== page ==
Secondly, it shows, arguably for the first time, that high social status in the early Neolithic was already a matter of heredity. The isotopic tests on the man’s teeth show quite clearly that his privileged high meat diet was already a key feature in his life during childhood.
Thirdly, the scientific investigation suggests that at least the elite of the period was associated with a very wide geographical area. In other words, they were not simply a local elite but, at the very least, a regional one. The fact that he seems to have moved back and forth between the west of Britain (probably Wales) and the southern chalklands (probably the Stonehenge area) every few years, at least during his childhood and teenage years, suggests that his family had important roles in both areas.
Given the ritual significance of the Stonehenge area, even at this early stage, it is possible that he and his father and other ancestors before him had been hereditary tribal or even conceivably pan-tribal priests or shamans in a possibly semi-nomadic society. It is also likely that such people also played roles in the secular governance of emerging political entities at the time.
Most tantalizing of all, is the newly revealed likely link between Wales and the pre-Stonehenge ritual landscape. When the first phase of Stonehenge itself was finally built in around 3000 BC, the stones that were probably erected there were not, at that stage, the great sarsens which dominate the site today, but were probably the much smaller so-called ‘bluestones’ (some of which are still there).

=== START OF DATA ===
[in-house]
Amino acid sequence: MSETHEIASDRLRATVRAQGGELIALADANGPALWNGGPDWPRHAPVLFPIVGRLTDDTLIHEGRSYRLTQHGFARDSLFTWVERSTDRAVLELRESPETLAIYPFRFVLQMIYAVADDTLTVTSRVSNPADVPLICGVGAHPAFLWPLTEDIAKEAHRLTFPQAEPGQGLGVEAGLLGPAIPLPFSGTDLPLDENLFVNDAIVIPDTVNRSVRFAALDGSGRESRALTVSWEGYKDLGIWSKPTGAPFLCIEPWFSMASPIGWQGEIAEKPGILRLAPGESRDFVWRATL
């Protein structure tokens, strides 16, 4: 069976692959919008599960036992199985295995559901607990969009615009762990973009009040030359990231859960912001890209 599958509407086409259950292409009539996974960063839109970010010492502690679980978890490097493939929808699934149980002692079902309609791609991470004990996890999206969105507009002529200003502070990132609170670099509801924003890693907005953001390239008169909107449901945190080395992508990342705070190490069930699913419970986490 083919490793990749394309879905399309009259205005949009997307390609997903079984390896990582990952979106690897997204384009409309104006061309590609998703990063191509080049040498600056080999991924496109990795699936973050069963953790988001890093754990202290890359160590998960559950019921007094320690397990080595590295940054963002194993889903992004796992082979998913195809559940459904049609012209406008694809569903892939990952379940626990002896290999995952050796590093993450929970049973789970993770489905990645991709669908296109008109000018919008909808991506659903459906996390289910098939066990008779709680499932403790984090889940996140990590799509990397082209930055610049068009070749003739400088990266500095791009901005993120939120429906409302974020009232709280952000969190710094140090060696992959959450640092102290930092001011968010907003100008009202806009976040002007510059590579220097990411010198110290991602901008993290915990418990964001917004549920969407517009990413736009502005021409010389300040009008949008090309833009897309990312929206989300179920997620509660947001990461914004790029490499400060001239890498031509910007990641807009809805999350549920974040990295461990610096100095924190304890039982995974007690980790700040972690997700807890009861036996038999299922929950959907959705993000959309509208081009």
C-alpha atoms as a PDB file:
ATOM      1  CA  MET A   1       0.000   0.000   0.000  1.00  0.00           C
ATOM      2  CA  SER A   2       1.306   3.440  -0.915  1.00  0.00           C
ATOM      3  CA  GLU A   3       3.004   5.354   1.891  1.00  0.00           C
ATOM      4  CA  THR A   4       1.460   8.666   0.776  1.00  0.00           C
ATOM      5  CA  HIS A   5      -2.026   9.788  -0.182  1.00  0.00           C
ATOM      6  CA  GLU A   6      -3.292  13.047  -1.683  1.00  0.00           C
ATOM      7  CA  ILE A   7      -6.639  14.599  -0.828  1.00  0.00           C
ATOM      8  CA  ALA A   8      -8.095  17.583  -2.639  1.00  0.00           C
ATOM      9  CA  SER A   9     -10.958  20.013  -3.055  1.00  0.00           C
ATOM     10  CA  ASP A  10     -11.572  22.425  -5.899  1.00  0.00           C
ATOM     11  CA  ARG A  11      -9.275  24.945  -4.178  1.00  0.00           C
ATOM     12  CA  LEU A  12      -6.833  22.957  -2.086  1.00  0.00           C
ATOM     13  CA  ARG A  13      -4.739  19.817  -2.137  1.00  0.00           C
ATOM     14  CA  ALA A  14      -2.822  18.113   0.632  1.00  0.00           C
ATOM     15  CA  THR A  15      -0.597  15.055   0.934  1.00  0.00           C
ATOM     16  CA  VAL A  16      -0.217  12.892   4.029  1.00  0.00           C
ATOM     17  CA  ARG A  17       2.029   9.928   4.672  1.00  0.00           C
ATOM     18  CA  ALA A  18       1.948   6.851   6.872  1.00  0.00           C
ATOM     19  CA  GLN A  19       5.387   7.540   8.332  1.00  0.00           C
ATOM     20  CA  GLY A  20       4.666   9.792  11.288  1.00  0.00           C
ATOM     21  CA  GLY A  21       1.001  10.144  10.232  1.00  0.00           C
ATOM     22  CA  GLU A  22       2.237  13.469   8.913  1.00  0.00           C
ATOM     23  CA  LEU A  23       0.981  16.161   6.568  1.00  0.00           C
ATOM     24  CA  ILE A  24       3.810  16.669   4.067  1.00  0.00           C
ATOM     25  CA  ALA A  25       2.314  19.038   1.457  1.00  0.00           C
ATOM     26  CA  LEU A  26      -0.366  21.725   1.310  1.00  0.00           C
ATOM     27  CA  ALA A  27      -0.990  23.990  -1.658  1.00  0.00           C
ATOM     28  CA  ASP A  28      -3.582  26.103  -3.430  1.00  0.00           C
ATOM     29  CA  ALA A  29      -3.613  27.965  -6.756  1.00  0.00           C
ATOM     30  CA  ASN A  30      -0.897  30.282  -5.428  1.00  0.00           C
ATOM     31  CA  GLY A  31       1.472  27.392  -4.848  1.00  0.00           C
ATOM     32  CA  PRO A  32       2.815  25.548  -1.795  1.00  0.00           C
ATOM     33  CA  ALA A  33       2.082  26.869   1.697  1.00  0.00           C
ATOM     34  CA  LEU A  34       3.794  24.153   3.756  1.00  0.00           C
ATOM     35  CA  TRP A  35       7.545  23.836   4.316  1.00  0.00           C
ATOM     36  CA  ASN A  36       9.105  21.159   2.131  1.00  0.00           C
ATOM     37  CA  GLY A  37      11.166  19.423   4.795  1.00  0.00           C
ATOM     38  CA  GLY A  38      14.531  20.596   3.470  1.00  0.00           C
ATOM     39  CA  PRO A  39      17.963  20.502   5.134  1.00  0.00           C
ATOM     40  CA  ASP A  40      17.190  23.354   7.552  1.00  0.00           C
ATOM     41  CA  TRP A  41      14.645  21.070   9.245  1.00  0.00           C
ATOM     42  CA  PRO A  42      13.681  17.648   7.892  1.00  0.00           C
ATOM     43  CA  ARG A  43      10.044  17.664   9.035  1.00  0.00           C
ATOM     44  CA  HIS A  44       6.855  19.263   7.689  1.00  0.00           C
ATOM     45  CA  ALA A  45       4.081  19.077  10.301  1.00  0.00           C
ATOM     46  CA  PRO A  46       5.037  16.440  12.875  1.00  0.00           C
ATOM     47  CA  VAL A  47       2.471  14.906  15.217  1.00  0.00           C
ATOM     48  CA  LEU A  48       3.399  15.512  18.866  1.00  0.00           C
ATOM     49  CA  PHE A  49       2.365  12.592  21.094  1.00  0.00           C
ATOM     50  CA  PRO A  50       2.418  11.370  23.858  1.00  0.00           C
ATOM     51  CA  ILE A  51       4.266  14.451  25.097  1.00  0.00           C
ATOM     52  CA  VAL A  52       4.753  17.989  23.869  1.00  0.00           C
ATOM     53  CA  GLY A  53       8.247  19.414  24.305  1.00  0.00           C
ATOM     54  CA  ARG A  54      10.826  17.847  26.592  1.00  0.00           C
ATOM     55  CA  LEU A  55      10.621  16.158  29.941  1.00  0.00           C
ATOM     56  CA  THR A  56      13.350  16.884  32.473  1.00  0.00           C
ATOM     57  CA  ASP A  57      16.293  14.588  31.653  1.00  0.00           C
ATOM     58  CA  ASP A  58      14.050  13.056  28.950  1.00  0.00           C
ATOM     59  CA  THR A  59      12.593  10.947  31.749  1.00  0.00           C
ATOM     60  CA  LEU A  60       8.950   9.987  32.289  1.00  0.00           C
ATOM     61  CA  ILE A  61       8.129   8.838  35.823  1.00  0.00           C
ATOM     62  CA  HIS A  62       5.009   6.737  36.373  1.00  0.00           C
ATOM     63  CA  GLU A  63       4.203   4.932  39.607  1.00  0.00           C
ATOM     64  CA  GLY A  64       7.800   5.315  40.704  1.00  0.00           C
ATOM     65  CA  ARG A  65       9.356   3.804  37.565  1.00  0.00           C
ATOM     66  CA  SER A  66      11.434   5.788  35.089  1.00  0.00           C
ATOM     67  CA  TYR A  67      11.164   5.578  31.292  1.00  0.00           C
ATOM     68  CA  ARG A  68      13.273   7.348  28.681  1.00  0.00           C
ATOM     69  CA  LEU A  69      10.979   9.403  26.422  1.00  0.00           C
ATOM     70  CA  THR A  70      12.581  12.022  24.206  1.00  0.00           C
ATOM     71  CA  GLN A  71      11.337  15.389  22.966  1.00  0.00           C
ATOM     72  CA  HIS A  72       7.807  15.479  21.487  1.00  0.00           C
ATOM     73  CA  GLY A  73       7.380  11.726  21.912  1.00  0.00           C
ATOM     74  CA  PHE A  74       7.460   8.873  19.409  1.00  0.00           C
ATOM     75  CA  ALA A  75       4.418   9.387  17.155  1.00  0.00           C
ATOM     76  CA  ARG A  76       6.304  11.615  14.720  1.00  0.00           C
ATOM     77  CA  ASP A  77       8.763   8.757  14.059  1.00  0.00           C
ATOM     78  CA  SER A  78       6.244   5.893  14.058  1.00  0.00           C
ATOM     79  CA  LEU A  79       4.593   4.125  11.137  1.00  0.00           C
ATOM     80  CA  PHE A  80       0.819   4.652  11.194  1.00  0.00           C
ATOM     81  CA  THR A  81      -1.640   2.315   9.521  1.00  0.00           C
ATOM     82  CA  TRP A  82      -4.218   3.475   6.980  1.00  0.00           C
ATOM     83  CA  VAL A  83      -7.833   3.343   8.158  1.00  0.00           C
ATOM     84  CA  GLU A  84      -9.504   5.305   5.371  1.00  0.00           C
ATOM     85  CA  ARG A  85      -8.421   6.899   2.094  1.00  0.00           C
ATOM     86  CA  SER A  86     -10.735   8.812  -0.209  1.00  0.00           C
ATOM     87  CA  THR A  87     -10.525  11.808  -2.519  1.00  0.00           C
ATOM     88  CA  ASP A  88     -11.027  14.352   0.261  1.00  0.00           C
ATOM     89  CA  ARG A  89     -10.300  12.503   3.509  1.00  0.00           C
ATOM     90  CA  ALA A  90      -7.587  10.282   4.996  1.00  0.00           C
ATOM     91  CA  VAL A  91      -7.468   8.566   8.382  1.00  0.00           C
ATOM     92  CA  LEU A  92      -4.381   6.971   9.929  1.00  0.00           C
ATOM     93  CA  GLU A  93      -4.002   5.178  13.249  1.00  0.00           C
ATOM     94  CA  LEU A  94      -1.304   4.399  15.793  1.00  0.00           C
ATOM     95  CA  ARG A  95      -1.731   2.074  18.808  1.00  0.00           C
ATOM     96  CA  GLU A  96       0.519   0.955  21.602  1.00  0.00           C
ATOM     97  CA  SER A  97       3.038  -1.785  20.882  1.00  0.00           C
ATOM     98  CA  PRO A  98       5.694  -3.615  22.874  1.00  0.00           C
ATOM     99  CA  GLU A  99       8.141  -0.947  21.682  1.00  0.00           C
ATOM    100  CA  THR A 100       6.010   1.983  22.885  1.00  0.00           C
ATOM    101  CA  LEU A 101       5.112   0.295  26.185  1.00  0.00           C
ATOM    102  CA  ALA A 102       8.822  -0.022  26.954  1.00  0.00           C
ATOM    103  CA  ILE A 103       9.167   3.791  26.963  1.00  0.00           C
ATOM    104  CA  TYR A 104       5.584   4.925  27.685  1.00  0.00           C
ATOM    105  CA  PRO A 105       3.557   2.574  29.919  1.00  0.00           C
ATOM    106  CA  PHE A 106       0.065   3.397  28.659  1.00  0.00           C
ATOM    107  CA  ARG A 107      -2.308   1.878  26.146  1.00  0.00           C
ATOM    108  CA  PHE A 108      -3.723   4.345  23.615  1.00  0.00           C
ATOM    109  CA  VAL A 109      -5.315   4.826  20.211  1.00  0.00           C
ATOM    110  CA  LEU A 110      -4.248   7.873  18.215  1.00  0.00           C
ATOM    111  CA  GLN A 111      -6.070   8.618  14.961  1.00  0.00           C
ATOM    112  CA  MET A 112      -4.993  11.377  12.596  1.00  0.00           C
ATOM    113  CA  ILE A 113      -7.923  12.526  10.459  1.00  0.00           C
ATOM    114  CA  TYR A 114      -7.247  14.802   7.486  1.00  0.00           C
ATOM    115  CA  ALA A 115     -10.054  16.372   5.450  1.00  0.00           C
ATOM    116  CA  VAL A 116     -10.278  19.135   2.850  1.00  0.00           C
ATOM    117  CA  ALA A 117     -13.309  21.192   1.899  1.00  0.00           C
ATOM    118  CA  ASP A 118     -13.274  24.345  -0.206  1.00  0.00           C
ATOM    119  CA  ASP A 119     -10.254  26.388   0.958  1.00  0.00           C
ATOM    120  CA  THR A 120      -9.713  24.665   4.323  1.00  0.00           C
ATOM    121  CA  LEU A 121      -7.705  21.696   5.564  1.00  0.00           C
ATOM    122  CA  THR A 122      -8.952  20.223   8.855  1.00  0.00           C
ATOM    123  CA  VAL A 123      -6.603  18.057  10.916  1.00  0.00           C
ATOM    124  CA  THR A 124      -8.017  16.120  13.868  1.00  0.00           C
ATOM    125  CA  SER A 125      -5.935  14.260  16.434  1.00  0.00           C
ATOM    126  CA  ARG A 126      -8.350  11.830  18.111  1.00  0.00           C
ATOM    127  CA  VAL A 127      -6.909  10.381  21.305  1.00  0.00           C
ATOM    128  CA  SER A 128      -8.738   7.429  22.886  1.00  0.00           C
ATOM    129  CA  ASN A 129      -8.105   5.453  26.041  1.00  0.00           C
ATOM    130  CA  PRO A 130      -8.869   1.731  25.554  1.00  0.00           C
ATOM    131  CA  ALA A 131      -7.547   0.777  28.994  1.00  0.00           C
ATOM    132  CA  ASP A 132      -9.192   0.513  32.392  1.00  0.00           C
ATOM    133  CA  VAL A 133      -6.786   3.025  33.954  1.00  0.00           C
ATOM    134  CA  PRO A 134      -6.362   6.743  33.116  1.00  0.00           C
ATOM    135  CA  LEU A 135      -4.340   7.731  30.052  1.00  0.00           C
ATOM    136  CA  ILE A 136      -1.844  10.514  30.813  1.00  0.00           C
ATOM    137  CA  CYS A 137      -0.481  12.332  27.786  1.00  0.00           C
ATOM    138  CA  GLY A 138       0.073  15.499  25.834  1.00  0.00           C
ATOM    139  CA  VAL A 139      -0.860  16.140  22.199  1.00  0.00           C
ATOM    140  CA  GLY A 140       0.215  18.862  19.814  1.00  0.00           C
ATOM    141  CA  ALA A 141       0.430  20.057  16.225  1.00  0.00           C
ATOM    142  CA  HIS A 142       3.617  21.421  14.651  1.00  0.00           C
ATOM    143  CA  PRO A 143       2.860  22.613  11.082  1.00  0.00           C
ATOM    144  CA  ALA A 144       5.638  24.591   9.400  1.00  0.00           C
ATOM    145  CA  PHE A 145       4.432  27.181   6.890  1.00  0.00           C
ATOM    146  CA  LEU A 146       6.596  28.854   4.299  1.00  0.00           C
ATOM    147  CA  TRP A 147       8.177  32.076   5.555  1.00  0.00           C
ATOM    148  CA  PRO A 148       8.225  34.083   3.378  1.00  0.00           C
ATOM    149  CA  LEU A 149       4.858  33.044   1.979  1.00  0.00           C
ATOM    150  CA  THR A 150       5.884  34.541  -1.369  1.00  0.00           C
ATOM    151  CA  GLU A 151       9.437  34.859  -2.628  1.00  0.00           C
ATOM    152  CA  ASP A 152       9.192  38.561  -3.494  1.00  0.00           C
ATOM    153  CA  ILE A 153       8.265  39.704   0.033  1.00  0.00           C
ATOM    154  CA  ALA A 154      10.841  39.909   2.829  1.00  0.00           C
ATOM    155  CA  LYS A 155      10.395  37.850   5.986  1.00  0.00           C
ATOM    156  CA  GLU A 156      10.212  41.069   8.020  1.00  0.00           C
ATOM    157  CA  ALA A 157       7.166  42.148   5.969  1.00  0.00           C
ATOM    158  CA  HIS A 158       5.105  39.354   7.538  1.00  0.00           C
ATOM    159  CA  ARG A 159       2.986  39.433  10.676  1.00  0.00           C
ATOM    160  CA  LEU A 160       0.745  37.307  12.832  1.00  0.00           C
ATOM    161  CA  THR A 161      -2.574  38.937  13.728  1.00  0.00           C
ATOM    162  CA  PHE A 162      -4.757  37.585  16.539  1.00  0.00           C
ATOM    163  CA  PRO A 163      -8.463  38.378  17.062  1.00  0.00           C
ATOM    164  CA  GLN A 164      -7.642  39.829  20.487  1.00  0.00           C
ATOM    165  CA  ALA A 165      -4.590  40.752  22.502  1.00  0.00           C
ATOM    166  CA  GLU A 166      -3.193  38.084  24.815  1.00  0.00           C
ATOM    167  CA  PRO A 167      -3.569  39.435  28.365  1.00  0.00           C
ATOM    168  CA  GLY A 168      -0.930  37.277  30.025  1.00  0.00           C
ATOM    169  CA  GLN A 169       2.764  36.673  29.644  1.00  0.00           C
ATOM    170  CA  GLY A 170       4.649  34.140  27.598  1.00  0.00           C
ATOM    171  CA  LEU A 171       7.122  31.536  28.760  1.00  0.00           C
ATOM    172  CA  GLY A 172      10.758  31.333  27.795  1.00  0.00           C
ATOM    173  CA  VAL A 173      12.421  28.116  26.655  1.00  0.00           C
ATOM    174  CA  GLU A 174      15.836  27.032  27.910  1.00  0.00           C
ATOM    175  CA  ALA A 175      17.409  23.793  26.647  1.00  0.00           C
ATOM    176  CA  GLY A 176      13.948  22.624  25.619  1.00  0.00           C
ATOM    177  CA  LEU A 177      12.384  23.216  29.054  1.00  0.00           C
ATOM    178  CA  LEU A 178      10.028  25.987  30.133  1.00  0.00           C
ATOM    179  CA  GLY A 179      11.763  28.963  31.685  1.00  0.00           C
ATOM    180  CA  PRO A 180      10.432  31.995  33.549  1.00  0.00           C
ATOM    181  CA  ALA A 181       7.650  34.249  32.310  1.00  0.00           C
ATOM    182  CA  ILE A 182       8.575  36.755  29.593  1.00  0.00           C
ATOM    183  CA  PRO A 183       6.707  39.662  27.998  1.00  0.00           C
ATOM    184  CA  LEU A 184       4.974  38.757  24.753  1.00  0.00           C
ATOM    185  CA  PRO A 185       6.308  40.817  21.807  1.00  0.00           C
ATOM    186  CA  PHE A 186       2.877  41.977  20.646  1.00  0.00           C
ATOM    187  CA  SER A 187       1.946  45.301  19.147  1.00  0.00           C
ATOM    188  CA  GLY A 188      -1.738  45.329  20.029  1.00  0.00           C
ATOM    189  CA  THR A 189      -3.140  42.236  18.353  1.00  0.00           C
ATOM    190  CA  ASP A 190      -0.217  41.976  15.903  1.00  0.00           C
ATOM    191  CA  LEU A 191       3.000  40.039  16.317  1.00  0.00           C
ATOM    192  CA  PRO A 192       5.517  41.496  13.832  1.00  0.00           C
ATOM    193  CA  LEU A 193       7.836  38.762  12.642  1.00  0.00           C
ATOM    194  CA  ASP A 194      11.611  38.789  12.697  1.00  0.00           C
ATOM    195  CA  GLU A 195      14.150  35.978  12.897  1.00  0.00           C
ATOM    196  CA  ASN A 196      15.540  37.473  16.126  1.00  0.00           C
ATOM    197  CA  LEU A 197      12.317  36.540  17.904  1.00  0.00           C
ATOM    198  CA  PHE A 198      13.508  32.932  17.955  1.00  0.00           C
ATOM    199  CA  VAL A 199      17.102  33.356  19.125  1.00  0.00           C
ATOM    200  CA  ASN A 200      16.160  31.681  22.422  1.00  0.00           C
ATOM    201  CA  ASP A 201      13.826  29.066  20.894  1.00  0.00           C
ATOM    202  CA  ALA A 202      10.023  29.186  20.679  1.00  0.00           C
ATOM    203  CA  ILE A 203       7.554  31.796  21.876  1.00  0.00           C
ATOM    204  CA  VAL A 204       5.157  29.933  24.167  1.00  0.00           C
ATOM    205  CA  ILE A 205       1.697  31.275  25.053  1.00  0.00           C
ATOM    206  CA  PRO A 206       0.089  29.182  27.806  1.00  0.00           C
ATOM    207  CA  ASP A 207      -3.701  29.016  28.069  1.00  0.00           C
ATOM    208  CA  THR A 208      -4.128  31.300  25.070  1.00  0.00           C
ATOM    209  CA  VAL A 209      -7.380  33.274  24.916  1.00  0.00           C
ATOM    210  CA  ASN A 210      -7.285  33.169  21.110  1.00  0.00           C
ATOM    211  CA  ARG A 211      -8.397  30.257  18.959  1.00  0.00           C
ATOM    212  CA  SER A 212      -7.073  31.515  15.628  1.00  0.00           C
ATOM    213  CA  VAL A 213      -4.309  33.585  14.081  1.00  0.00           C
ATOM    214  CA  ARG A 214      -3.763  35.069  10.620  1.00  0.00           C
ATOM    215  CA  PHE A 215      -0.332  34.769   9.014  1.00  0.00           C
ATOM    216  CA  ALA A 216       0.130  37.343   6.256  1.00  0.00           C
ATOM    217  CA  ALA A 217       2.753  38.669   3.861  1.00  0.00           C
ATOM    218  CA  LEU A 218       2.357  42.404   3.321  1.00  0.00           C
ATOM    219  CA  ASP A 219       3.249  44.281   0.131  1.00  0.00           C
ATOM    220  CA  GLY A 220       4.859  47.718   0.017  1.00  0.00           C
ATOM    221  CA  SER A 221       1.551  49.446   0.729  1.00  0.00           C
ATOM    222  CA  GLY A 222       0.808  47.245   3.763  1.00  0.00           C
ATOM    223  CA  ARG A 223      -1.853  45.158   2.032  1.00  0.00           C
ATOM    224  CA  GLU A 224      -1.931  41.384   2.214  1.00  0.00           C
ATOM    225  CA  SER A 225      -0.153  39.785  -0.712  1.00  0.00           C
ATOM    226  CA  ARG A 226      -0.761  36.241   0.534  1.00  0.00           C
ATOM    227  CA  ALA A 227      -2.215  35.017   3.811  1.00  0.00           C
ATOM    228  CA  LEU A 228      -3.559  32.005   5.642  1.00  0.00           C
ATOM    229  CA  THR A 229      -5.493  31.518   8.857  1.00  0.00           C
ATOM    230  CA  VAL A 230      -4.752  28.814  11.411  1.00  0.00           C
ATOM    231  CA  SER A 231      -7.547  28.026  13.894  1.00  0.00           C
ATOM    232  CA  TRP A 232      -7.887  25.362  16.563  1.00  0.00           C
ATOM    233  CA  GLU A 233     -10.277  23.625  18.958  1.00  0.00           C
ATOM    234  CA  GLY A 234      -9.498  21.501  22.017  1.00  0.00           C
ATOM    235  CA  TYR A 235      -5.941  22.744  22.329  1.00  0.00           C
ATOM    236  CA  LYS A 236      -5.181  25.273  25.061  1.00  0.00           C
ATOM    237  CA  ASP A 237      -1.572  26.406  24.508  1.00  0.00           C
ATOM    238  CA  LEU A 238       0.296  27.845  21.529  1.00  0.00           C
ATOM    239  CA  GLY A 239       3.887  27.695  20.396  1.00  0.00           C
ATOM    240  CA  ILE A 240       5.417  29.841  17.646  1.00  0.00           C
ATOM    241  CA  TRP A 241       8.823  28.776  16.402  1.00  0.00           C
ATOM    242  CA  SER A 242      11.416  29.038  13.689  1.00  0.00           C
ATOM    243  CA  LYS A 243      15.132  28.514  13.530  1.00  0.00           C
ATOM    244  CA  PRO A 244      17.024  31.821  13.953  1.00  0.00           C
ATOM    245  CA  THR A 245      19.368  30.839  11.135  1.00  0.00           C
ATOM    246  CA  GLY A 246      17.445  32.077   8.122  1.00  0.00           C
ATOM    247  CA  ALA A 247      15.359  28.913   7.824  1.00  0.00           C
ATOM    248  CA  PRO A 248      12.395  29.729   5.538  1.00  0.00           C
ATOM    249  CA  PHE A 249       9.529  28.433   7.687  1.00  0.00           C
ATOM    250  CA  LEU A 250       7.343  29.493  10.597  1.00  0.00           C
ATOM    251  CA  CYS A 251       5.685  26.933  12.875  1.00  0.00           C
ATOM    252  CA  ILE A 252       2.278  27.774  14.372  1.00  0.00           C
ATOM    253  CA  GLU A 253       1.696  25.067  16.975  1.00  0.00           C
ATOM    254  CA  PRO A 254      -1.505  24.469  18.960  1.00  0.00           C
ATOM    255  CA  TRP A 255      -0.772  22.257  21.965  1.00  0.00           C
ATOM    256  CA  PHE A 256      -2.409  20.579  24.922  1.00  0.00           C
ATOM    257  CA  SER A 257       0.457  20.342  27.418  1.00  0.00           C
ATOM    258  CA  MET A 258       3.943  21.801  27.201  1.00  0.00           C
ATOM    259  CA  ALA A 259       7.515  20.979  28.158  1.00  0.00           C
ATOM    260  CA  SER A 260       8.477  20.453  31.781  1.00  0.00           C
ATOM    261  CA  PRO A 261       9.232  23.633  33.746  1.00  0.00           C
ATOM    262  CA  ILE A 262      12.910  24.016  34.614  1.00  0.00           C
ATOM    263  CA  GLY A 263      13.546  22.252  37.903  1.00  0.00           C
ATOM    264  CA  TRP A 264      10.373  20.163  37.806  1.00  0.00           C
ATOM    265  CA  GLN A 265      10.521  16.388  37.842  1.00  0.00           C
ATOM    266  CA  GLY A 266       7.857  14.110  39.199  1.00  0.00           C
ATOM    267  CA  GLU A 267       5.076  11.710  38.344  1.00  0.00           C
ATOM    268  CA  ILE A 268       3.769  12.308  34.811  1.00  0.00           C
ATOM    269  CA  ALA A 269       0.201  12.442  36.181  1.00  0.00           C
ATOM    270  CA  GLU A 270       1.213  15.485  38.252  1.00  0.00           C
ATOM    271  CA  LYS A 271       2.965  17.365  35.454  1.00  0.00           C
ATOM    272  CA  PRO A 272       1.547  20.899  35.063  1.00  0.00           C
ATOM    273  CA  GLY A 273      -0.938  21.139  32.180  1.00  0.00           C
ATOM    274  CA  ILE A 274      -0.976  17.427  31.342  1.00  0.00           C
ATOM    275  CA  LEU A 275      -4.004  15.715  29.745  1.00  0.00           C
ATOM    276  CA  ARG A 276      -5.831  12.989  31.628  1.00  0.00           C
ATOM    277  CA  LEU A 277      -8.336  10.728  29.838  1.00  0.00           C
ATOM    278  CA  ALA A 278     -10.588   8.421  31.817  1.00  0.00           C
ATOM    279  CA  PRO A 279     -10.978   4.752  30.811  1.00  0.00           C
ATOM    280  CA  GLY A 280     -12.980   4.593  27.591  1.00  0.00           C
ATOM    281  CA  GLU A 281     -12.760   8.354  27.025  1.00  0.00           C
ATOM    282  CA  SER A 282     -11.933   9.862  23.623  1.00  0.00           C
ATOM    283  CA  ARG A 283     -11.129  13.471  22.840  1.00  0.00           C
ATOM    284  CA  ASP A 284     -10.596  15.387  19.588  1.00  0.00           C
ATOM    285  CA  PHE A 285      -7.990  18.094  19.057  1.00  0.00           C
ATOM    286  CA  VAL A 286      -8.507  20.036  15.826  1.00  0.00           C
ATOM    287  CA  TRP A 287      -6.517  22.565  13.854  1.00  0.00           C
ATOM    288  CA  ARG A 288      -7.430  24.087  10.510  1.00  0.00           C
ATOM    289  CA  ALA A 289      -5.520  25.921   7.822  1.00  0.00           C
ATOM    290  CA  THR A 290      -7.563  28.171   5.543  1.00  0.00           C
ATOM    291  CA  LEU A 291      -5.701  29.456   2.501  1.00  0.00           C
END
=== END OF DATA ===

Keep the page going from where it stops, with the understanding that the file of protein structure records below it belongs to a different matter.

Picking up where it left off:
Significantly, it is known from geological analysis that those bluestones originally came from south-west Wales – and were therefore almost certainly brought from there to Stonehenge by Neolithic Britons.
Indeed, as late as the 12th century AD, the Anglo-Norman chronicler, Geoffrey of Monmouth, wrote down an ancient legend also suggesting that the stones had come from the west (albeit, in his account, from Ireland, rather than Wales). Archaeologists will now be investigating whether the Stonehenge landscape’s link with Wales was in reality even older than that first phase of the monument.
In that sense it is spookily relevant that the mid-fourth millennium BC man chosen by English Heritage to be the ‘face of the Neolithic’ may actually have been a key part of the original cultural process which ultimately, five centuries later, led to early Stonehenge being erected.
The new visitor centre – built with steel, wood and glass in ultra-modern style – tells the story of Stonehenge and its prehistoric ritual landscape and illustrates it with 300 mainly stone and ceramic artefacts from antiquarian and archaeological excavations carried out around the great stone monument over the past two centuries
David Keys: Archaeology Correspondent